• Janusz et al. (2018) Janusz, A., Tajmajer, T., Świechowski, M., Grad, Ł., Puczniewski, J., and Ślȩzak, D. (2018). Toward an intelligent hs deck advisor: Lessons learned from AAIA’18 data mining competition. In 2018 Federated Conference on Computer Science and Information Systems (FedCSIS), pages 189–192. IEEE.
  • Kasparov (2017) Kasparov, G. (2017). Deep Thinking: Where Machine Intelligence Ends and Human Creativity Begins. PublicAffairs.
  • Liapis et al. (2013) Liapis, A., Yannakakis, G. N., and Togelius, J. (2013). Sentient sketchbook: Computer-aided game level authoring. In FDG, pages 213–220.
  • Ling et al. (2016) Ling, W., Grefenstette, E., Hermann, K. M., Kočiskỳ, T., Senior, A., Wang, F., and Blunsom, P. (2016). Latent predictor networks for code generation. arXiv preprint arXiv:1603.06744.
  • LLC (2016) LLC, D. W. D. (2016). Eternal.
  • Lucas (2009) Lucas, S. M. (2009). Computational intelligence and ai in games: a new ieee transactions. IEEE Transactions on Computational Intelligence and AI in Games, 1(1):1–3.
  • Machado et al. (2016) Machado, T., Bravi, I., Wang, Z., Nealen, A., and Togelius, J. (2016). Shopping for game mechanics.
  • Mahlmann et al. (2012) Mahlmann, T., Togelius, J., and Yannakakis, G. N. (2012). Evolving card sets towards balancing dominion. In Evolutionary computation (CEC), 2012 IEEE congress on, pages 1–8. IEEE.
  • Mnih et al. (2015) Mnih, V., Kavukcuoglu, K., Silver, D., Rusu, A. A., Veness, J., Bellemare, M. G., Graves, A., Riedmiller, M., Fidjeland, A. K., Ostrovski, G., et al. (2015). Human-level control through deep reinforcement learning. Nature, 518(7540):529.
  • Mouret and Clune (2015) Mouret, J.-B. and Clune, J. (2015). Illuminating search spaces by mapping elites. arXiv preprint arXiv:1504.04909.
  • of the Coast (1993) of the Coast, W. (1993). Magic: The gathering.
  • OpenAI (2018) OpenAI (2018). Openai five.
  • SA (2017) SA, A. (2017). Faeria.
  • Santos et al. (2017) Santos, A., Santos, P. A., and Melo, F. S. (2017). Monte carlo tree search experiments in hearthstone. In Computational Intelligence and Games (CIG), 2017 IEEE Conference on, pages 272–279. IEEE.
  • Shaker et al. (2013) Shaker, N., Shaker, M., and Togelius, J. (2013). Ropossum: An authoring tool for designing, optimizing and solving cut the rope levels. In AIIDE.
  • Shannon (1950) Shannon, C. E. (1950). Xxii. programming a computer for playing chess. The London, Edinburgh, and Dublin Philosophical Magazine and Journal of Science, 41(314):256–275.
  • Silver et al. (2016) Silver, D., Huang, A., Maddison, C. J., Guez, A., Sifre, L., Van Den Driessche, G., Schrittwieser, J., Antonoglou, I., Panneershelvam, V., Lanctot, M., et al. (2016). Mastering the game of go with deep neural networks and tree search. Nature, 529(7587):484.
  • Smith et al. (2011) Smith, G., Whitehead, J., and Mateas, M. (2011). Tanagra: Reactive planning and constraint solving for mixed-initiative level design. IEEE Transactions on Computational Intelligence and AI in Games, 3(3):201–215.
  • Spronck et al. (2004) Spronck, P., Sprinkhuizen-Kuyper, I., and Postma, E. (2004). Difficulty scaling of game ai. In Proceedings of the 5th International Conference on Intelligent Games and Simulation (GAME-ON 2004), pages 33–37.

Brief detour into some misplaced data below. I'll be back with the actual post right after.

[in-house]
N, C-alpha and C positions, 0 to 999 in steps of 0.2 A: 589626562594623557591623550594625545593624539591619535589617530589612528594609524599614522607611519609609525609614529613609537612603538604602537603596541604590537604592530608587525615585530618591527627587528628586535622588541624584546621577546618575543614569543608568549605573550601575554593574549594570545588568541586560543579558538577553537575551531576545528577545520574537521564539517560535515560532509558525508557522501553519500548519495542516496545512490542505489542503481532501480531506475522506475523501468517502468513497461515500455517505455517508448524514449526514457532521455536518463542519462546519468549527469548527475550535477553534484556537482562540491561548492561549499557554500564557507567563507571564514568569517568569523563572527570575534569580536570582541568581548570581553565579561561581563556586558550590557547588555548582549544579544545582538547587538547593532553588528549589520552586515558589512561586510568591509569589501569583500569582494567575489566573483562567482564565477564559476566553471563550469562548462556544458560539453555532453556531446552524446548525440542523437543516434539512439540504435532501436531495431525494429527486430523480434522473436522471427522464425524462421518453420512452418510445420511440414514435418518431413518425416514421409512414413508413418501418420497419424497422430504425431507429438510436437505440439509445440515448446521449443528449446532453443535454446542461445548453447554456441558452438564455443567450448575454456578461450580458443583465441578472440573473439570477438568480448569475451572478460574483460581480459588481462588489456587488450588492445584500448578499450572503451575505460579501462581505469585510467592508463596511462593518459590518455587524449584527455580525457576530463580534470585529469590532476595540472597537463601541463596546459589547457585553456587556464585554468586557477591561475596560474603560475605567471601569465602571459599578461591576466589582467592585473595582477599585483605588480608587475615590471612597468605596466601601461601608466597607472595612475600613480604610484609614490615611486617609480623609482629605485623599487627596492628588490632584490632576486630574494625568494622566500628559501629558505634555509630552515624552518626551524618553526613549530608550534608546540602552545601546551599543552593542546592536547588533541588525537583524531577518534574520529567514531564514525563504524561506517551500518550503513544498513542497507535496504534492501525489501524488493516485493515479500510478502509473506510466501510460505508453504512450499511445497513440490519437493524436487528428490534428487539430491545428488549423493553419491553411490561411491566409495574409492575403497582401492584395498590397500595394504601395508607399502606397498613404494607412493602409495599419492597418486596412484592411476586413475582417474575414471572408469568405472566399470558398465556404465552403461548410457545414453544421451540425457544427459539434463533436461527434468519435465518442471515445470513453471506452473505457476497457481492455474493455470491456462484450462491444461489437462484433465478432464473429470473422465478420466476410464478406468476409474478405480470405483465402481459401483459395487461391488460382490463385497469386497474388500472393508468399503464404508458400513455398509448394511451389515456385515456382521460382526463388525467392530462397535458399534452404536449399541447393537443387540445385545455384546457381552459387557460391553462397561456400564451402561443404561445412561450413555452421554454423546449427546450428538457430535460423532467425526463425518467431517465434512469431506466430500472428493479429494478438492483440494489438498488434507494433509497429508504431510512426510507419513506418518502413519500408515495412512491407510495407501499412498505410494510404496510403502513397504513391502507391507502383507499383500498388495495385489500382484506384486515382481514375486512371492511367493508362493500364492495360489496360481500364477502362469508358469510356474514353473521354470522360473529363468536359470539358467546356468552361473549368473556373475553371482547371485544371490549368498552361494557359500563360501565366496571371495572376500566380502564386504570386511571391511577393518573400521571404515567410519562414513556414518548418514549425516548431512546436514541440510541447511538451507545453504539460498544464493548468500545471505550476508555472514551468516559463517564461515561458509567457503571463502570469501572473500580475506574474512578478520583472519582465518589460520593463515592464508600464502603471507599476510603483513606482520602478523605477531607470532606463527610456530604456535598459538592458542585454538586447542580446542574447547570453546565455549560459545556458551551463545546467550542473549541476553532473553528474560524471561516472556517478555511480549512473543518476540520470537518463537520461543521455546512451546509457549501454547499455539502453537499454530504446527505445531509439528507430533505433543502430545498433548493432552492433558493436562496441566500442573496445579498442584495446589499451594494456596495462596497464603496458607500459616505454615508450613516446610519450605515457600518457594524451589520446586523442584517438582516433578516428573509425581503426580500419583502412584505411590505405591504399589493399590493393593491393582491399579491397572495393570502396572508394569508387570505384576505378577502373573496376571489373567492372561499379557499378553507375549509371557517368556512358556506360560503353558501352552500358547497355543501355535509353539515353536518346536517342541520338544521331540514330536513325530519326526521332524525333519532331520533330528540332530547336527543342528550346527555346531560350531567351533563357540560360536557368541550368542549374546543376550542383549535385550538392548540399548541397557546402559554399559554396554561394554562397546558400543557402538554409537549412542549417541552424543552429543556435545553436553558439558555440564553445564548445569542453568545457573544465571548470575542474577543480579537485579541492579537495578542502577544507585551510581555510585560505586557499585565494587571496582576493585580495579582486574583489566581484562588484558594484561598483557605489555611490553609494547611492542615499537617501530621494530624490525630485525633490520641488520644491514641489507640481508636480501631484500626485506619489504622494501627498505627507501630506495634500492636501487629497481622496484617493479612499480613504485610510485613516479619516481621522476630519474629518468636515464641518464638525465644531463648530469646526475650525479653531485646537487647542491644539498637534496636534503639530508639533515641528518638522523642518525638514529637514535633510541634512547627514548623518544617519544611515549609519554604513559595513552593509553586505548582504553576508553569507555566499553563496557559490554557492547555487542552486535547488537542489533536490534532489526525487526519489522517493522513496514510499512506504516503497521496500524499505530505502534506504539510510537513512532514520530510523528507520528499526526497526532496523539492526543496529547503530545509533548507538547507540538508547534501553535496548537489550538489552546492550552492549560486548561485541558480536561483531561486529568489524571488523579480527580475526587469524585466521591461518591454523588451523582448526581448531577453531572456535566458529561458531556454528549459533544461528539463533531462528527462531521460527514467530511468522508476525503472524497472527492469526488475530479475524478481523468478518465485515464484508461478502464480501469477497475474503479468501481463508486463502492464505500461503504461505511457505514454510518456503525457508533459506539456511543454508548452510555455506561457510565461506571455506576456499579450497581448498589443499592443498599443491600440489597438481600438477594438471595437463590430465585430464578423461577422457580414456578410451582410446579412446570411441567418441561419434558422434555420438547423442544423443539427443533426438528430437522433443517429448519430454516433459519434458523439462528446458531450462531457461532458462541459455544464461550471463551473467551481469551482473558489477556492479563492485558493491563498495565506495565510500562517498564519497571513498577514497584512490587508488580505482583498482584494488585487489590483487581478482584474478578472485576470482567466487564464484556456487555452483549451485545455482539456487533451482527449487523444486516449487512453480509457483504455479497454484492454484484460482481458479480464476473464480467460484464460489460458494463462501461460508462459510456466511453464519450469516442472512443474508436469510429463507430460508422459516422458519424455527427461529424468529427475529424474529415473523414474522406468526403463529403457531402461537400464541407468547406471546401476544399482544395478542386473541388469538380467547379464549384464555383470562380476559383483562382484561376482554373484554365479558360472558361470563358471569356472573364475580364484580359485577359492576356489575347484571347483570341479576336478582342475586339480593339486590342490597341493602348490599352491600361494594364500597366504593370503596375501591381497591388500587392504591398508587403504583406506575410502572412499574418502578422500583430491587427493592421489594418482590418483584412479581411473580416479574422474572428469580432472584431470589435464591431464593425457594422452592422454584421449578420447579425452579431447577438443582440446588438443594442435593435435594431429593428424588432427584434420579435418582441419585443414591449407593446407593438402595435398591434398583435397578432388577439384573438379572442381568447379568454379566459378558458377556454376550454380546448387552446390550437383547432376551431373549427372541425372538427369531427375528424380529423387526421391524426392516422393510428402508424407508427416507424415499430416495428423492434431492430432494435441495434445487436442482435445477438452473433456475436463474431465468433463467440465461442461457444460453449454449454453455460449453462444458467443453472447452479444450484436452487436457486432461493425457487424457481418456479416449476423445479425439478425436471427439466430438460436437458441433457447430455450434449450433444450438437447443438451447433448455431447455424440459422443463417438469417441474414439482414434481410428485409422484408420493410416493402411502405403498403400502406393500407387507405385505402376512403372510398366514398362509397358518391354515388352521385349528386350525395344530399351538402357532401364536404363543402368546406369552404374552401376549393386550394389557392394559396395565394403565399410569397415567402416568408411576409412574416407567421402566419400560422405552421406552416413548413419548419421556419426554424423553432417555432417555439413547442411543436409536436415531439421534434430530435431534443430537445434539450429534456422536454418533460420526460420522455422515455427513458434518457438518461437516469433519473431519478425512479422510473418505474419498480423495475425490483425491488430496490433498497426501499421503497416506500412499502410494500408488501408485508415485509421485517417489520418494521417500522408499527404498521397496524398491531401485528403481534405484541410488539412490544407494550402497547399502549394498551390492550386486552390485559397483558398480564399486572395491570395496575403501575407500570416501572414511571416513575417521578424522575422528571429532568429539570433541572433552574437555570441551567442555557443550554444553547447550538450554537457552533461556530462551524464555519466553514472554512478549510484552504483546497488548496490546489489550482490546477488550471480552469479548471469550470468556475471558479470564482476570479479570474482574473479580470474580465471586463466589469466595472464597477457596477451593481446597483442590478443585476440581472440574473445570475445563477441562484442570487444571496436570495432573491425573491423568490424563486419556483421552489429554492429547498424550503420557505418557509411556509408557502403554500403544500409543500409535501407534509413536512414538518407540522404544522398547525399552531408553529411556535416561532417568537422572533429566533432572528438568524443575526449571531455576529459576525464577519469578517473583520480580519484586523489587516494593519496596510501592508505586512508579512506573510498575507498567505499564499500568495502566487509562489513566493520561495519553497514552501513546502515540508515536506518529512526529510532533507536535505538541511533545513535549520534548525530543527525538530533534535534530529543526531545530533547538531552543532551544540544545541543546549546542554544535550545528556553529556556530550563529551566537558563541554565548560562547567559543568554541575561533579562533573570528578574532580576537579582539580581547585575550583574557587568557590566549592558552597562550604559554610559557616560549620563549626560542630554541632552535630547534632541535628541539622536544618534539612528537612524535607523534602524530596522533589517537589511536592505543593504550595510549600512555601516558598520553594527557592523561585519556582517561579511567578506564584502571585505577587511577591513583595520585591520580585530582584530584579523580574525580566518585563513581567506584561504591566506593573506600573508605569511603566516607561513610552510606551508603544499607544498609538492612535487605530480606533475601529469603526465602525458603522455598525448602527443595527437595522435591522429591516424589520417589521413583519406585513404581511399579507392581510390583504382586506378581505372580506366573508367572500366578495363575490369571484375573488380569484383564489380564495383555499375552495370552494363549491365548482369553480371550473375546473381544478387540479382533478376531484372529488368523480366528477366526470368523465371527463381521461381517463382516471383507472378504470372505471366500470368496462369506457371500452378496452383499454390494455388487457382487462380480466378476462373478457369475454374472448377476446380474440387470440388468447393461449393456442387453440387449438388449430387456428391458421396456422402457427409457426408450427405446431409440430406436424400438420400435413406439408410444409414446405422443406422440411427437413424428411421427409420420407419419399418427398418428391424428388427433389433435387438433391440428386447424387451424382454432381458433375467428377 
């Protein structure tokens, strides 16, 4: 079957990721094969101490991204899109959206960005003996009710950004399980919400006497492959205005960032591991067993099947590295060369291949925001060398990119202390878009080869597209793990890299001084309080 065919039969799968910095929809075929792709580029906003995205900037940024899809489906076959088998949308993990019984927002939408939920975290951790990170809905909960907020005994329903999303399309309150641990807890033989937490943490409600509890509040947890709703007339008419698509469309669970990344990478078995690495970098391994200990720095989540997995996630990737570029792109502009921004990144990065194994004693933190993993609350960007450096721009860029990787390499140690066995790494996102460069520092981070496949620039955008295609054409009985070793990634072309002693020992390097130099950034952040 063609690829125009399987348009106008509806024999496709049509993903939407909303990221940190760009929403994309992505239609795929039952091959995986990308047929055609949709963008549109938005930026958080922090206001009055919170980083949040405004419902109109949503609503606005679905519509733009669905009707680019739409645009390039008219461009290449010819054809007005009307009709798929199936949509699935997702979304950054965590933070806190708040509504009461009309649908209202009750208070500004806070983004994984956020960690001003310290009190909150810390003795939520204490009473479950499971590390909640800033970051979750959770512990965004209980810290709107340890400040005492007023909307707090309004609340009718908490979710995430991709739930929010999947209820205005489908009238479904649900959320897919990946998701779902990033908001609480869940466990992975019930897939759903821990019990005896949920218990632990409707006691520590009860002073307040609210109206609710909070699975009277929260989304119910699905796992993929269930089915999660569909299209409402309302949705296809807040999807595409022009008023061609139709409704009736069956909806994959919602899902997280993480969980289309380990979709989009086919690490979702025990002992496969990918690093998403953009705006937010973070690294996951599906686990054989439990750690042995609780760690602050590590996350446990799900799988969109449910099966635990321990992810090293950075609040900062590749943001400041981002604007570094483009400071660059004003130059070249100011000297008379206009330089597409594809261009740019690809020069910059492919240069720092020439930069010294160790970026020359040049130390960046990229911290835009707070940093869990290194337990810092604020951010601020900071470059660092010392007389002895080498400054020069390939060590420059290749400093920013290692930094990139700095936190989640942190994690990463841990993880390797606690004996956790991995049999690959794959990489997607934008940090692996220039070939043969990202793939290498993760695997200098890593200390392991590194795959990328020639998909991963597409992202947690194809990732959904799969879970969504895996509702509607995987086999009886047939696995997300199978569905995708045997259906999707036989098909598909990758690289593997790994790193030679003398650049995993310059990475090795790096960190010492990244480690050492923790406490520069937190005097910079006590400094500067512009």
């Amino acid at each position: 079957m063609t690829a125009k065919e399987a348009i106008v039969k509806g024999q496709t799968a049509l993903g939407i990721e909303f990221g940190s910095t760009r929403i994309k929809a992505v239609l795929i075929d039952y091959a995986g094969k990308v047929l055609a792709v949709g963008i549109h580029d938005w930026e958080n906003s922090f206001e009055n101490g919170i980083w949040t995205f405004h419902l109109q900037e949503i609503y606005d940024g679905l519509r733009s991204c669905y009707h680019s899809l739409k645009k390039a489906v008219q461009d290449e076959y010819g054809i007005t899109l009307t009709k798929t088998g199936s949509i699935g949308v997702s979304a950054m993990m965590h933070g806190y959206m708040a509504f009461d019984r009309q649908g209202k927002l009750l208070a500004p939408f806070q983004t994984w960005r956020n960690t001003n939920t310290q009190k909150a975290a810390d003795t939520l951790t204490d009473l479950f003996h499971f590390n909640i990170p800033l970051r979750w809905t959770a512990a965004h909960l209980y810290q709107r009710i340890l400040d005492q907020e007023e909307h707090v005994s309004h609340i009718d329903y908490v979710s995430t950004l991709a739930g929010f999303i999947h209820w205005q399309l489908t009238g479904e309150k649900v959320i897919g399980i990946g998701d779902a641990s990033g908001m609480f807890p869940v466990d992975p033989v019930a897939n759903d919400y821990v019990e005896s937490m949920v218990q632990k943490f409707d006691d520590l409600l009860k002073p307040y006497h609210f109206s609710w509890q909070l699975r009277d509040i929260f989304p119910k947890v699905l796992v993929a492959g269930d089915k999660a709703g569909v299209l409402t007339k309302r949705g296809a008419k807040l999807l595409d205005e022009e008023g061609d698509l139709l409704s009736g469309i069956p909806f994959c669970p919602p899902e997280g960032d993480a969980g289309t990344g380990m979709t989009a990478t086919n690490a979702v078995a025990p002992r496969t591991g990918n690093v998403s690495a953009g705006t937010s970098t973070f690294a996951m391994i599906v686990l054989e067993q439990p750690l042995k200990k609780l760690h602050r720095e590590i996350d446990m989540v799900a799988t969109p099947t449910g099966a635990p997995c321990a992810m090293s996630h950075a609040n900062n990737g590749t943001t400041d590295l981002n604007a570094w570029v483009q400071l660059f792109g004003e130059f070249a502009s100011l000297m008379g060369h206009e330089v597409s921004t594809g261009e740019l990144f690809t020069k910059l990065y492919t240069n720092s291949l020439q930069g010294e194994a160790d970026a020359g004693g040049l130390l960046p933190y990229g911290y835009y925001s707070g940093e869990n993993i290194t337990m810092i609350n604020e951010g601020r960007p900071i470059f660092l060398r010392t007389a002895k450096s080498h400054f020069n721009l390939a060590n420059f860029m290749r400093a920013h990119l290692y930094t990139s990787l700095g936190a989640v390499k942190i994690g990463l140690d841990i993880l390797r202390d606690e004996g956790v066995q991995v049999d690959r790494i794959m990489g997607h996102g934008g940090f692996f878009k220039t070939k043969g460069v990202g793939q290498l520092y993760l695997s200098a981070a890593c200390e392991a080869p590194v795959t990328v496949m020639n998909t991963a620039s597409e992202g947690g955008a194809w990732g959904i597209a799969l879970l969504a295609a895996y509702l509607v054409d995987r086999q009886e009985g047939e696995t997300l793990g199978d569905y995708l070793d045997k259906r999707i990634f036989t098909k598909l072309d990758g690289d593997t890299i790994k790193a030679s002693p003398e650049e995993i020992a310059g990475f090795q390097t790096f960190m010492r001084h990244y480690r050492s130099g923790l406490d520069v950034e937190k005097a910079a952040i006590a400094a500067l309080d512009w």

• Stiegler et al. (2017) Stiegler, A., Dahal, K., Maucher, J., and Livingstone, D. (2017). Symbolic reasoning for hearthstone. IEEE Transactions on Computational Intelligence and AI in Games.
  • Stiegler et al. (2016) Stiegler, A., Messerschmidt, C., Maucher, J., and Dahal, K. (2016). Hearthstone deck-construction with a utility system. In Software, Knowledge, Information Management & Applications (SKIMA), 2016 10th International Conference on, pages 21–28. IEEE.
  • Summerville and Mateas (2016) Summerville, A. J. and Mateas, M. (2016). Mystical tutor: A magic: The gathering design assistant via denoising sequence-to-sequence learning. In Twelfth Artificial Intelligence and Interactive Digital Entertainment Conference.
  • Świechowski et al. (2018) Świechowski, M., Tajmajer, T., and Janusz, A. (2018). Improving hearthstone ai by combining mcts and supervised learning algorithms. arXiv preprint arXiv:1808.04794.
  • Turing (1953) Turing, A. M. (1953). Digital computers applied to games. Faster than Thought.
  • Van Lankveld et al. (2008) Van Lankveld, G., Spronck, P., and Rauterberg, M. (2008). Difficulty scaling through incongruity. In AIIDE.
  • Vinyals et al. (2019) Vinyals, O., Babuschkin, I., Chung, J., Mathieu, M., Jaderberg, M., Czarnecki, W. M., Dudzik, A., Huang, A., Georgiev, P., Powell, R., Ewalds, T., Horgan, D., Kroiss, M., Danihelka, I., Agapiou, J., Oh, J., Dalibard, V., Choi, D., Sifre, L., Sulsky, Y., Vezhnevets, S., Molloy, J., Cai, T., Budden, D., Paine, T., Gulcehre, C., Wang, Z., Pfaff, T., Pohlen, T., Wu, Y., Yogatama, D., Cohen, J., McKinney, K., Smith, O., Schaul, T., Lillicrap, T., Apps, C., Kavukcuoglu, K., Hassabis, D., and Silver, D. (2019). AlphaStar: Mastering the Real-Time Strategy Game StarCraft II.
  • Ward and Cowling (2009) Ward, C. D. and Cowling, P. I. (2009). Monte carlo search applied to card selection in magic: The gathering. In 2009 IEEE Symposium on Computational Intelligence and Games, pages 9–16. IEEE.
  • Yannakakis et al. (2014) Yannakakis, G. N., Liapis, A., and Alexopoulos, C. (2014). Mixed-initiative co-creativity. In FDG.
  • Yannakakis and Togelius (2018) Yannakakis, G. N. and Togelius, J. (2018). Artificial Intelligence and Games. Springer.
  • Yee (2006) Yee, N. (2006). Motivations for play in online games. CyberPsychology & behavior, 9(6):772–775.
  • Zhang and Buro (2017) Zhang, S. and Buro, M. (2017). Improving hearthstone ai by learning high-level rollout policies and bucketing chance node events. In 2017 IEEE Conference on Computational Intelligence and Games (CIG), pages 309–316. IEEE.
  • Zopf (2015) Zopf, M. (2015). A comparison between the usage of flat and structured game trees for move evaluation in hearthstone. Master), Technische Universität Darmstadt, Darmstadt, Germany.